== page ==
Last April, the U.S. Department of Energy announced the release of its first annual Solar District Cup Collegiate Design Competition, and since then, University students interested in solar design have had the opportunity to get involved with the competition and work on a real life solar energy project. Ruijie “Roger” Zhu — team leader and doctoral student in mechanical and aerospace engineering — pulled together a multi-disciplinary team for the District Solar Cup Competition composed of chemistry doctoral student Zhongwen Luo, Engineering undergraduate student Catlinh Nguyen and Batten undergraduate student Laura Guerrero.
The Solar District Cup Challenge is designed to challenge college graduates and undergraduates to rethink the way solar energy is designed and used. For the competition, teams around the country are tasked with building solar energy designs to be used in a real-life setting. As the only team in Virginia to advance to the finals, Zhu and his team have been tasked with designing a rooftop solar energy system for a five-block site in Arlington, Va. They hope to achieve a carbon-neutral system at the Crystal Parks, Va. site that positively interacts with the surrounding local community.
“We looked up the local development and policies, making sure that we're in agreement with their major direction,” Zhu said. “They definitely mentioned at our local annual report that they want to turn the county into a carbon neutral, renewable community.”
The team has conducted an environmental impact report to further this goal. They took into consideration the impact the panels will have on local airports, including Dulles International Airport and Ronald Reagan Washington National Airport, as the light reflected from the panels could be a potential visual hazard for pilots. Both airports have already arranged new flight patterns around the buildings, so the team no longer has to worry about those negative impacts.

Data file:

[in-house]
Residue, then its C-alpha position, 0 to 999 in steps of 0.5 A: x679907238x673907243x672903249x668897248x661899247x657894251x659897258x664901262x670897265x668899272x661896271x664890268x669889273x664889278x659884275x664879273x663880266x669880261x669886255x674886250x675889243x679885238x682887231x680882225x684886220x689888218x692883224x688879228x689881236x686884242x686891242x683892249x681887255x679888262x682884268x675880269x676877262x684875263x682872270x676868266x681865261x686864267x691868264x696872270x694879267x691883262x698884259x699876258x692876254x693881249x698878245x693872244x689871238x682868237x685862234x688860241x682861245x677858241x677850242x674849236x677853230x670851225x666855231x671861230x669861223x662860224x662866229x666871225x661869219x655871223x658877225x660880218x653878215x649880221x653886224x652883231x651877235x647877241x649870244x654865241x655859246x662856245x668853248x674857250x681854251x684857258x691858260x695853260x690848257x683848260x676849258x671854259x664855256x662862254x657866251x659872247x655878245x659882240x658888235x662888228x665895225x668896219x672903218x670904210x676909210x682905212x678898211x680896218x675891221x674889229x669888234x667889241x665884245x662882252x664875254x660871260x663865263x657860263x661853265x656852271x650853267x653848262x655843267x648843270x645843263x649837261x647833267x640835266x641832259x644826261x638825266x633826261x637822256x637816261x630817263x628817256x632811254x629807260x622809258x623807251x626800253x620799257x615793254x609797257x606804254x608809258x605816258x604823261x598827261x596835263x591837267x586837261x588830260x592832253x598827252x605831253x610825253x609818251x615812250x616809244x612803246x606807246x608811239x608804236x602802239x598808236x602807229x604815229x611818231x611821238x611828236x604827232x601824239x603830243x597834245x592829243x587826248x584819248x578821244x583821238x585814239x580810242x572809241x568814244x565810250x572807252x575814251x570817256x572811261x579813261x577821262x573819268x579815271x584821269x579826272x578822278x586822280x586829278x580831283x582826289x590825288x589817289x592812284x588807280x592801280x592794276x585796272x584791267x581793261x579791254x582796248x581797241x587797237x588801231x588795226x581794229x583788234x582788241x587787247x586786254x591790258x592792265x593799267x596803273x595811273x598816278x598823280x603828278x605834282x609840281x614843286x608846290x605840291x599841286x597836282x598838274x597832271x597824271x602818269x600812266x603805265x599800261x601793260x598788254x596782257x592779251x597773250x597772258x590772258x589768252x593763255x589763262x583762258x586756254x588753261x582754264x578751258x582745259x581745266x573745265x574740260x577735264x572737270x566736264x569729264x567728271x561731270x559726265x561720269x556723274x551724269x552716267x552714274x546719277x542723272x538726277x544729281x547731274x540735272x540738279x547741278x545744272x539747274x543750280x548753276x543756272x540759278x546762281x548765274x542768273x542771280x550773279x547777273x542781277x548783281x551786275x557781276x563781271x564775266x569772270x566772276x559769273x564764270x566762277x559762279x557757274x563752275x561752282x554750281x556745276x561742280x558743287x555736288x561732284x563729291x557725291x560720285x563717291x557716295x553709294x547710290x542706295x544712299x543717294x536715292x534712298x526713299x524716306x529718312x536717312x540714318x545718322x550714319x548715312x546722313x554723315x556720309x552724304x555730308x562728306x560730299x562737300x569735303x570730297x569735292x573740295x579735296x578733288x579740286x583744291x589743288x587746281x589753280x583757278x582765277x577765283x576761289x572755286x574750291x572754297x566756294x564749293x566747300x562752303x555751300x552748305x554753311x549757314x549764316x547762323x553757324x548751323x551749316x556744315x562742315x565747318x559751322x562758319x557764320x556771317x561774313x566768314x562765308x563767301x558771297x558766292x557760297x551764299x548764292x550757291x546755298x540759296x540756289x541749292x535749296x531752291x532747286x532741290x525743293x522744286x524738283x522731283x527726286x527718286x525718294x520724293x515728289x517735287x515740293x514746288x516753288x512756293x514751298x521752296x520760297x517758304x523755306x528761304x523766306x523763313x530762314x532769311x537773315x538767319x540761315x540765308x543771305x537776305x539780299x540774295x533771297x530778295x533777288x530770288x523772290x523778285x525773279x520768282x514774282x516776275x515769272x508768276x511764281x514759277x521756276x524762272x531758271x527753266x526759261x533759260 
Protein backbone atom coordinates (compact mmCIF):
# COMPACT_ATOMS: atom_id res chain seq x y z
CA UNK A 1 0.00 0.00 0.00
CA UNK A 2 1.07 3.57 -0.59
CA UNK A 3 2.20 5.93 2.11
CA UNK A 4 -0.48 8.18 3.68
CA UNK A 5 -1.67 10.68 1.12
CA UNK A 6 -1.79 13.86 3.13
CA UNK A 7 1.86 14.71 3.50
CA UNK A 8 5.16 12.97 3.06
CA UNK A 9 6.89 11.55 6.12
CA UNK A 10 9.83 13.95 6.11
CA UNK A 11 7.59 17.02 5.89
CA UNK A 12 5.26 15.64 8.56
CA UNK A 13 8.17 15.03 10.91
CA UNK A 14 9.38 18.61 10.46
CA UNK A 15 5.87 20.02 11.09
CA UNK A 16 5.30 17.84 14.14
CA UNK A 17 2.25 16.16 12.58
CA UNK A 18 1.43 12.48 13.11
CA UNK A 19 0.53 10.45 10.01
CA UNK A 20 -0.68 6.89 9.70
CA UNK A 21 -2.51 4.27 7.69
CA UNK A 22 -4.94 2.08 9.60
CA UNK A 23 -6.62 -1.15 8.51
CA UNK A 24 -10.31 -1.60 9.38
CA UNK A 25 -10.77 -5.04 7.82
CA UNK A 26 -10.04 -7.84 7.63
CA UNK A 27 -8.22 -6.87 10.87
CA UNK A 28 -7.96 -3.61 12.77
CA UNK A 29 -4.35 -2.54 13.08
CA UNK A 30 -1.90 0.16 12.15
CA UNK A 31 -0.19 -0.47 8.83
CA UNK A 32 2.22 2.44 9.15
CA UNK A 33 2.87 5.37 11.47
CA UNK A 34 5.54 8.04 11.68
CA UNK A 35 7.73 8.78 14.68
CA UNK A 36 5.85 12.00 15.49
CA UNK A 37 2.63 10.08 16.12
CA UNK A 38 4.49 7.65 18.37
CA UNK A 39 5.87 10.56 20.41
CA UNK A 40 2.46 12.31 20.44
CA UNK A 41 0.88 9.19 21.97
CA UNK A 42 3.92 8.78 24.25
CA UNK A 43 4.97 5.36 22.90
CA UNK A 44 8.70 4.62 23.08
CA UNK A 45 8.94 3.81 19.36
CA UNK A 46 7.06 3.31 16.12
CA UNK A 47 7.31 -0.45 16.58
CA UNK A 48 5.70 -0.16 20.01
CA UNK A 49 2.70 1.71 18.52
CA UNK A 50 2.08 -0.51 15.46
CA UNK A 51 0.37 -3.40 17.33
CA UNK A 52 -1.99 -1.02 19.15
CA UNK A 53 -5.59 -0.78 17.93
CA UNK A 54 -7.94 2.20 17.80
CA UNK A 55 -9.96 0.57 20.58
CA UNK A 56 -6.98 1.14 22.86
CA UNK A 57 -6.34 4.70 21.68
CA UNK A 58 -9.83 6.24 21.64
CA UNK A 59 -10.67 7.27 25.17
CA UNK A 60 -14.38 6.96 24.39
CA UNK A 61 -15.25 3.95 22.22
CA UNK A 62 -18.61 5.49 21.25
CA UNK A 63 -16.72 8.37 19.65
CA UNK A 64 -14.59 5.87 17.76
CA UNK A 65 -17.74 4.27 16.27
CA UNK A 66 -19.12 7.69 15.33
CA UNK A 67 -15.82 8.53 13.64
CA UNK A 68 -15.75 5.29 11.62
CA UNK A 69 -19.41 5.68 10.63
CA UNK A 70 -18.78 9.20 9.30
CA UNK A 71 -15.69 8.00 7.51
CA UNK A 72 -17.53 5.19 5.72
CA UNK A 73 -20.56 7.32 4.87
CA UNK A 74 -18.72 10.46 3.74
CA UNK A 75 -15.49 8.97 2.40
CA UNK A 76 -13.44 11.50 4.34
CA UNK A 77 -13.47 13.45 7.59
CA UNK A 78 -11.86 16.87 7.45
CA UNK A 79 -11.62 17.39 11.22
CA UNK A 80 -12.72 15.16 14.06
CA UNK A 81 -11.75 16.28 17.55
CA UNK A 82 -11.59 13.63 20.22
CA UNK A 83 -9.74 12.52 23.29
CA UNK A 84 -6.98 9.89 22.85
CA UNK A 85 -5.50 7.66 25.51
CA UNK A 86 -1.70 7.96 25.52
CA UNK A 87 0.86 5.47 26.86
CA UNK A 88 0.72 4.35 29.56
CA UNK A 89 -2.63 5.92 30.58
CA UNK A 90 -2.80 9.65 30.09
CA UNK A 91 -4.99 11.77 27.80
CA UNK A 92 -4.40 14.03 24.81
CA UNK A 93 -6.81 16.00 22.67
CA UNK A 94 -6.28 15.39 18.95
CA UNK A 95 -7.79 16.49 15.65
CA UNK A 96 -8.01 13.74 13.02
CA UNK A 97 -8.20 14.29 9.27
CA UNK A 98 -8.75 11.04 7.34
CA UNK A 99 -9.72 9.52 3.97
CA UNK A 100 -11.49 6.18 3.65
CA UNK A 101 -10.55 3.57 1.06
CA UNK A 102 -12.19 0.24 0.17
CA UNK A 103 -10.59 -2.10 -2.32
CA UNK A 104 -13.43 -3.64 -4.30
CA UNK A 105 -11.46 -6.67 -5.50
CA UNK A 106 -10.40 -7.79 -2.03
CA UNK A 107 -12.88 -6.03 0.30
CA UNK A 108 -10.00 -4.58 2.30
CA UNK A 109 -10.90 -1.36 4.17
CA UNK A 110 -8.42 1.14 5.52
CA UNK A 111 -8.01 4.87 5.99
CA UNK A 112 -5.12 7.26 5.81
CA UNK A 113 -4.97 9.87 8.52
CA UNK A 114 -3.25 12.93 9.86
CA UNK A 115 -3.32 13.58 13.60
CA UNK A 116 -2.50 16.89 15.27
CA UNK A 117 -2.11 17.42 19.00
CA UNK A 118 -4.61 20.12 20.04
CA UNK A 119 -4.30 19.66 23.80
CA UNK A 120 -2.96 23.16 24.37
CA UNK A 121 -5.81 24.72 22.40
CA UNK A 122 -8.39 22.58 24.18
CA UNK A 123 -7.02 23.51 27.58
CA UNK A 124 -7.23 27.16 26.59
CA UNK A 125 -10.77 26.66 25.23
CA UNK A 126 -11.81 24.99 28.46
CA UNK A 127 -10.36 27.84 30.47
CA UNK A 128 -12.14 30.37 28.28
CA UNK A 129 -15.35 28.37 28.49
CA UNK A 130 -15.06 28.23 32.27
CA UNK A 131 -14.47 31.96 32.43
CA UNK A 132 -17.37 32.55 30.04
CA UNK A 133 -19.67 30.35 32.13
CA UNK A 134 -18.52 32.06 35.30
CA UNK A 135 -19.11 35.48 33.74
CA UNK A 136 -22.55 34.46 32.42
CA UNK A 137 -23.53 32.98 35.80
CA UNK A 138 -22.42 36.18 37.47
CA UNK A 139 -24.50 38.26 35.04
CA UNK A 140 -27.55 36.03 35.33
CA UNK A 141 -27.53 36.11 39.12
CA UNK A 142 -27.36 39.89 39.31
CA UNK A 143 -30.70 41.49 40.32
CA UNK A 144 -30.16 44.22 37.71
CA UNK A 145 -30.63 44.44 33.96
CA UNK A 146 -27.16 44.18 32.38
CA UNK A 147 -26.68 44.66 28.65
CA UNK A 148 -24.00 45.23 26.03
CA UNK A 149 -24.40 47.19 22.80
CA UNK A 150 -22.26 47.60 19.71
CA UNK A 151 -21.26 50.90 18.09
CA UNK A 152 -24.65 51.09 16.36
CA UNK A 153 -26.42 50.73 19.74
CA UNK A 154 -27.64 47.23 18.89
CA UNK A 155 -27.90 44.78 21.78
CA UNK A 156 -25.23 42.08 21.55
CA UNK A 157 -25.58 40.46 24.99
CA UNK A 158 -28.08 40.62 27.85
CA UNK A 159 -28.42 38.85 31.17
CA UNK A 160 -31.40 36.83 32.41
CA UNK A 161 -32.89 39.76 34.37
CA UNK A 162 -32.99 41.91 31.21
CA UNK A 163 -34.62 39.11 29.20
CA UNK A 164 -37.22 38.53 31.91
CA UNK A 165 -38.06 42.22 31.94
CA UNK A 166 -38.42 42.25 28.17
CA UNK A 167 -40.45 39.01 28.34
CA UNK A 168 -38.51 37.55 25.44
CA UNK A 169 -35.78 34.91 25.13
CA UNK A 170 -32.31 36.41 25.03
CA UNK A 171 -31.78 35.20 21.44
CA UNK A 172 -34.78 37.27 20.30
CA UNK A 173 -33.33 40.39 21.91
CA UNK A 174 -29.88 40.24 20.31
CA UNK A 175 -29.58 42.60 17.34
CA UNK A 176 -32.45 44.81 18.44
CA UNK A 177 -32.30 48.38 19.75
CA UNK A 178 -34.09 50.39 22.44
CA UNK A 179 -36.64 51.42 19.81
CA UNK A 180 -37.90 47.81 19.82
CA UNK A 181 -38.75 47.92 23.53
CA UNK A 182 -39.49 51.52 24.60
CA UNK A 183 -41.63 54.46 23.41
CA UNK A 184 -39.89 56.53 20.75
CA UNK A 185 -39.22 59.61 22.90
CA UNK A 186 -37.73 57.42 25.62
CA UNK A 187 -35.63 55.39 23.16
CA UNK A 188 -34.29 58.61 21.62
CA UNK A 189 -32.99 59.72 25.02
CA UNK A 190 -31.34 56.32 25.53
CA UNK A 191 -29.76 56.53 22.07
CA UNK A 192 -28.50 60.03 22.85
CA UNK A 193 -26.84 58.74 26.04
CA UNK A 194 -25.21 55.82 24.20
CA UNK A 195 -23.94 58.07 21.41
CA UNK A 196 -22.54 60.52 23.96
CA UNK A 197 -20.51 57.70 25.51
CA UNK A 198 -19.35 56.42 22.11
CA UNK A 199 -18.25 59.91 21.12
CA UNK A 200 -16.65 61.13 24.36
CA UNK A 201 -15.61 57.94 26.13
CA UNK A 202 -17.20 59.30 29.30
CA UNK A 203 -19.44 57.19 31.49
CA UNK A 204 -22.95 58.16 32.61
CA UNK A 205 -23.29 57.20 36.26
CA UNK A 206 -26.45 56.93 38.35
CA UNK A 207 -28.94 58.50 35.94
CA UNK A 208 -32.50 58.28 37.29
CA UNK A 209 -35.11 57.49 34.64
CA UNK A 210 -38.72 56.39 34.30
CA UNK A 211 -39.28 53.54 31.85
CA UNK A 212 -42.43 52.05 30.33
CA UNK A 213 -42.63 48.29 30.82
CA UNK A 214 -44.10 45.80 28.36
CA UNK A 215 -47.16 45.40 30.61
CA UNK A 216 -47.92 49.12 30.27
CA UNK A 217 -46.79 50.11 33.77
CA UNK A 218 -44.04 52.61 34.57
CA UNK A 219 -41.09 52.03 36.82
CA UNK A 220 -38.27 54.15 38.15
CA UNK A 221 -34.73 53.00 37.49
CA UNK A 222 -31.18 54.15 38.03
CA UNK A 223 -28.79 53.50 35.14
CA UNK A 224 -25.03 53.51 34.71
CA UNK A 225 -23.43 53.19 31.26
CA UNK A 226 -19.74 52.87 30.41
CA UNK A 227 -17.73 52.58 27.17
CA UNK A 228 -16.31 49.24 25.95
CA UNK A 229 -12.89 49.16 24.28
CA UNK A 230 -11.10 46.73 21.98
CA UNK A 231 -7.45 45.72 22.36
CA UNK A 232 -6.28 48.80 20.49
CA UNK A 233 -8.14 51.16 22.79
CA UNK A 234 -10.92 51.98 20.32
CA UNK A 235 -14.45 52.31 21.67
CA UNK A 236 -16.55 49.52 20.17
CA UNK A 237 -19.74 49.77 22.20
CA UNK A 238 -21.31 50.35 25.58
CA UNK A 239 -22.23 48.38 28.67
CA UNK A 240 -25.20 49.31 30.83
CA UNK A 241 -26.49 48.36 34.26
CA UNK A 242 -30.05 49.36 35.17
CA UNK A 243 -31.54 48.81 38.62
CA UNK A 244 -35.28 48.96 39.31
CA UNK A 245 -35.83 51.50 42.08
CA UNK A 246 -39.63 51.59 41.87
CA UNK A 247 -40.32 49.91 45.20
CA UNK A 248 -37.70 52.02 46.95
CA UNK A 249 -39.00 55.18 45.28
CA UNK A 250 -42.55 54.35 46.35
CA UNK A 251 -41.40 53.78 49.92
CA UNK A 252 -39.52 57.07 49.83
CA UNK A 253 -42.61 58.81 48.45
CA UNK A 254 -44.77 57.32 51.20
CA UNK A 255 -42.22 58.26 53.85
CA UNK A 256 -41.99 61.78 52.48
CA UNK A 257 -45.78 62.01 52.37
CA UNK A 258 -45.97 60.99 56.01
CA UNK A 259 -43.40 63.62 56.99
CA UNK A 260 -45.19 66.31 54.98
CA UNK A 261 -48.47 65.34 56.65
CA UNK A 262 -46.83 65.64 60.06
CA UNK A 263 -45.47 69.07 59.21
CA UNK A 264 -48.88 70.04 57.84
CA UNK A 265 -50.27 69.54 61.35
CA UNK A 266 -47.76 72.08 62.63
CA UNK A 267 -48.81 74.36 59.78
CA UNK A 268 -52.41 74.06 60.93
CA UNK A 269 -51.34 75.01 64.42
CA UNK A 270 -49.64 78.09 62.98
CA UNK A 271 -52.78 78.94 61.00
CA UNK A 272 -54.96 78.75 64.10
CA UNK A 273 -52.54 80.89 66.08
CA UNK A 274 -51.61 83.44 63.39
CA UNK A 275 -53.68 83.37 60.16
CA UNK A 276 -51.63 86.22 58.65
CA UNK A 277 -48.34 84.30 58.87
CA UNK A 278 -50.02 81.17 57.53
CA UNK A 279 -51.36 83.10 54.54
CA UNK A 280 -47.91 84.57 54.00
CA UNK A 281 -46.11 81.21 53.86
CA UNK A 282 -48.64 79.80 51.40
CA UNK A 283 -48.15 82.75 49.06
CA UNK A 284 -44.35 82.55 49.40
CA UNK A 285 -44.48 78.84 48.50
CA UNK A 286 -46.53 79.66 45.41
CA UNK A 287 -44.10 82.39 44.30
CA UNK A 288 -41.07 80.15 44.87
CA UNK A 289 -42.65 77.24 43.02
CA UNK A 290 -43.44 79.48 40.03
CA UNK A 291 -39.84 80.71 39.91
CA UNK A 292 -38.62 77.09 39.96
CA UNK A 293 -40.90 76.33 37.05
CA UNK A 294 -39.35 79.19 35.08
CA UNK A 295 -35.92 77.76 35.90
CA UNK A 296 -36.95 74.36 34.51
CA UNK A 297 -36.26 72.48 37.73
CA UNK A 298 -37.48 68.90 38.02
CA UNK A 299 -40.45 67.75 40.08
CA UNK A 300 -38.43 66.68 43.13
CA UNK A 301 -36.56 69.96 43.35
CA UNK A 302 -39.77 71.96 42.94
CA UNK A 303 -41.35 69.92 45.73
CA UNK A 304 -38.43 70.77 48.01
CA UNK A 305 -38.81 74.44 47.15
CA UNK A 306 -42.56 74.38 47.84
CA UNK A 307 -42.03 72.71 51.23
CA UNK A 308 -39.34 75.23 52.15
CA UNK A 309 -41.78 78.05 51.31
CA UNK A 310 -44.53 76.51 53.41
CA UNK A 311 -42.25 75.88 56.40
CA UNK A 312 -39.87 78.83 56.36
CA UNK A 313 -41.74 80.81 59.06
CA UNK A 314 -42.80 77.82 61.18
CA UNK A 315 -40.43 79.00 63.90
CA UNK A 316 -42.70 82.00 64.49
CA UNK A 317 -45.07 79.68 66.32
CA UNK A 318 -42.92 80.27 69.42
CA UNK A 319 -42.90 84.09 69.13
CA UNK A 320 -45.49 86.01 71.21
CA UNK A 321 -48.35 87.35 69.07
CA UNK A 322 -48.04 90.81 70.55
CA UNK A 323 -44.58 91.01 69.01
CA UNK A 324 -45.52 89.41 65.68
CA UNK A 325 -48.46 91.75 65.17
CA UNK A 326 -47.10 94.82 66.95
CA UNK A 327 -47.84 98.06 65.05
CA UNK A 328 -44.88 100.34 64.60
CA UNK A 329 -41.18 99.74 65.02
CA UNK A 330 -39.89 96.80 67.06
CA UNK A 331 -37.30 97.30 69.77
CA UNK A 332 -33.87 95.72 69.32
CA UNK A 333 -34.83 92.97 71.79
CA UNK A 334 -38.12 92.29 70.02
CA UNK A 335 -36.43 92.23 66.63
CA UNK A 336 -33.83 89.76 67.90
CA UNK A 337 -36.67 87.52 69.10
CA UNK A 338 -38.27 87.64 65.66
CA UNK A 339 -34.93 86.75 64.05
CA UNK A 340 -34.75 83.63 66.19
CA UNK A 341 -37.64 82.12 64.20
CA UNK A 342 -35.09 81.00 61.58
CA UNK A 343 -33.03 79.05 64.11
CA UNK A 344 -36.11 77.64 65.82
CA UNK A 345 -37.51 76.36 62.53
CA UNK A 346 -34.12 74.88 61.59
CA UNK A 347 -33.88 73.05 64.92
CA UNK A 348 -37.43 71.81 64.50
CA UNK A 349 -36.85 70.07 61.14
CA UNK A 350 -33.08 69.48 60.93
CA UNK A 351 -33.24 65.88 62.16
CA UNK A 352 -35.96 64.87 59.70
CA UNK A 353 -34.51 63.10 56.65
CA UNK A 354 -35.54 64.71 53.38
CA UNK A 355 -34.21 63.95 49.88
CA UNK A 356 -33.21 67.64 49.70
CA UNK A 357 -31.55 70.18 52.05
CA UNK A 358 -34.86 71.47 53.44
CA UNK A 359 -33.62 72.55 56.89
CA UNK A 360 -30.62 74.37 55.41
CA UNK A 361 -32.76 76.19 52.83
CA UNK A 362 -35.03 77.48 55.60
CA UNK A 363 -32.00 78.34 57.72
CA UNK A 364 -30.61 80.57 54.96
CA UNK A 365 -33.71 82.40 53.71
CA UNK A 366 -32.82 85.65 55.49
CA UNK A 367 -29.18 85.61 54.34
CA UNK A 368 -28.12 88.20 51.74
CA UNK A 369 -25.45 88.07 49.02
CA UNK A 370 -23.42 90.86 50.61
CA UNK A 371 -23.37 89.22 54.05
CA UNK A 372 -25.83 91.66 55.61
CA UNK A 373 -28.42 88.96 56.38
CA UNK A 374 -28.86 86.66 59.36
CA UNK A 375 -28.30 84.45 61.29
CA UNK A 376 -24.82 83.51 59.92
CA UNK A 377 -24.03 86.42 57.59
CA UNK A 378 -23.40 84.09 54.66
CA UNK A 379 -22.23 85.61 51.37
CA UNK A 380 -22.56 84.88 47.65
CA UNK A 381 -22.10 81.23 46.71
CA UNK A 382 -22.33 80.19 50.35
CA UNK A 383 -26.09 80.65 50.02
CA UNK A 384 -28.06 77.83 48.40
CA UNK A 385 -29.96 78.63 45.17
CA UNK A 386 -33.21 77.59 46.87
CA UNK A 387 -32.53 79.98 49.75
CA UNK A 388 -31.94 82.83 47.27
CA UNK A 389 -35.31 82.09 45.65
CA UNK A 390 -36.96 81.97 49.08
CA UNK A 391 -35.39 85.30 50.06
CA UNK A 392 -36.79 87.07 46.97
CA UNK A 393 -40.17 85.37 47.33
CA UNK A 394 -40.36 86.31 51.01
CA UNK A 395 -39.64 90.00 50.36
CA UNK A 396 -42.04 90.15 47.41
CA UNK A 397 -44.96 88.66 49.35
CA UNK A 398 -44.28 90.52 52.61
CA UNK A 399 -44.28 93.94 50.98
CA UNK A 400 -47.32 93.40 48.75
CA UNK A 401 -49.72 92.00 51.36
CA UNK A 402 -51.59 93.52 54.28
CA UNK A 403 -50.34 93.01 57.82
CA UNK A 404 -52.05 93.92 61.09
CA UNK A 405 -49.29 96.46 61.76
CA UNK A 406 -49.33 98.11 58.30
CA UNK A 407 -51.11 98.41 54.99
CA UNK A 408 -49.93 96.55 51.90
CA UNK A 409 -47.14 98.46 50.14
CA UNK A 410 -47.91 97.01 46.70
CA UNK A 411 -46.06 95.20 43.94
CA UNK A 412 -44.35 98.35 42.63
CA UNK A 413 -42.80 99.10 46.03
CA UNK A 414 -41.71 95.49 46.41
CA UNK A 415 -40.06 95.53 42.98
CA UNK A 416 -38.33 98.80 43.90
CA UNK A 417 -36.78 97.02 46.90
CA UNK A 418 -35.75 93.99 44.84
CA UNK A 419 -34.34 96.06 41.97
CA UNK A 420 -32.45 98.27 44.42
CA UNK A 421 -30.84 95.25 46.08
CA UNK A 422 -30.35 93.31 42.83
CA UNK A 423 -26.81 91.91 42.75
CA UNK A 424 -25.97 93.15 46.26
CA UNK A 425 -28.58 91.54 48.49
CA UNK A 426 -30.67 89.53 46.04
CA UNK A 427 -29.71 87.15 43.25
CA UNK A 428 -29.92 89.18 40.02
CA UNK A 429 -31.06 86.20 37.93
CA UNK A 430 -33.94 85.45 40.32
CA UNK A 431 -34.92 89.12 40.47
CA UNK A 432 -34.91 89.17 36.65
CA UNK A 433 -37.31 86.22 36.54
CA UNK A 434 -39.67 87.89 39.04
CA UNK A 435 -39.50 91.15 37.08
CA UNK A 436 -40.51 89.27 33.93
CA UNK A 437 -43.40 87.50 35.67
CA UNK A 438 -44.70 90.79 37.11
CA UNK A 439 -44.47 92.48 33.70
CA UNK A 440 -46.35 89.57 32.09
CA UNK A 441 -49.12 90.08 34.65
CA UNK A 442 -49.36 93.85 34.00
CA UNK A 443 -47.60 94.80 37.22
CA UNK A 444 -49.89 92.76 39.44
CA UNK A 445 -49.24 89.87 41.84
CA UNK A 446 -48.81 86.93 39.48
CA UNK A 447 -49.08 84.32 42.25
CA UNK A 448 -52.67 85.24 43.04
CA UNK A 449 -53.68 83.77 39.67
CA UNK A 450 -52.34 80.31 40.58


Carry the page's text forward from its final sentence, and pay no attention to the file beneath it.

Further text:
The team has also conducted a number of simulations to ensure maximum productivity of the panels. The next step will be to add battery storage to the design to make the power supply more reliable by allowing energy to be stored in the battery. Since battery storage is an emerging trend in the solar energy industry, adding one into their design will likely look good in the judges’ eyes.
Since their design is being created for a specific location, the team hopes the plans appeal to the community on multiple levels. In the future, they are hoping for a more robust financial analysis of the project.
“We want to make sure that this whole solar project is not just appealing to people because of the renewable title but also [because] it's financially beneficial to the stakeholders,” Zhu said.
The team has been working with Nick Ford, director of engineering at Hexagon Energy, a Charlottesville-based solar energy company. Roger, who was volunteering with Hexagon, brought Ford into the project as a mentor when the competition was announced. Throughout the process, Ford has taken a relatively hands-off role to ensure the students do all the work on the project, though he has helped with smaller issues, such as understanding the real world engineering solar software.
“[I help] them when they reach sticking points so that they don't have to spin their wheels on something that could be a pretty simple fix,” Ford said. “I'm trying to be pretty hands off and find a solution quickly.”
In correspondence with Hexagon Energy and U.Va. Sustainability, each member of the team brings their own knowledge of renewable energy, engineering, policy and solar design to the project. The multi-disciplinary combination allows the team to work on the project from a variety of angles.
According to the U.S. Department of Energy, the best design will minimize cost and produce the most energy.
“This is determined by a techno-economic analysis conducted by students and evaluated by judges,” the U.S Department of Energy’s website said. “The goal is to design, model and present the most reliable, resilient and cost-effective system possible.”
All of the software needed to create the project is funded by the competition, and one of the biggest parts of the competition is the development of the competitors' knowledge of solar energy and power. By allowing students to work on a real life project, the competition helps them deepen their understanding of solar energy design and forces them to overcome real logistical challenges that appear during the design process. While the team's project is designed specifically for the Arlington rooftop, according to Roger, the general principle of designing rooftops is easily transferable.
“I can see those skills and knowledge be easily transferable to a much smaller sized project because I know the buildings we have for our competition is much bigger than the classroom students here,” Roger said. “If U.Va. has any plan for a solo project, we might be able to provide our knowledge and expertise on that.”
The team will travel to the Solar and Energy Storage Southeast Conference in Atlanta, Ga. on April 19 to present their final design.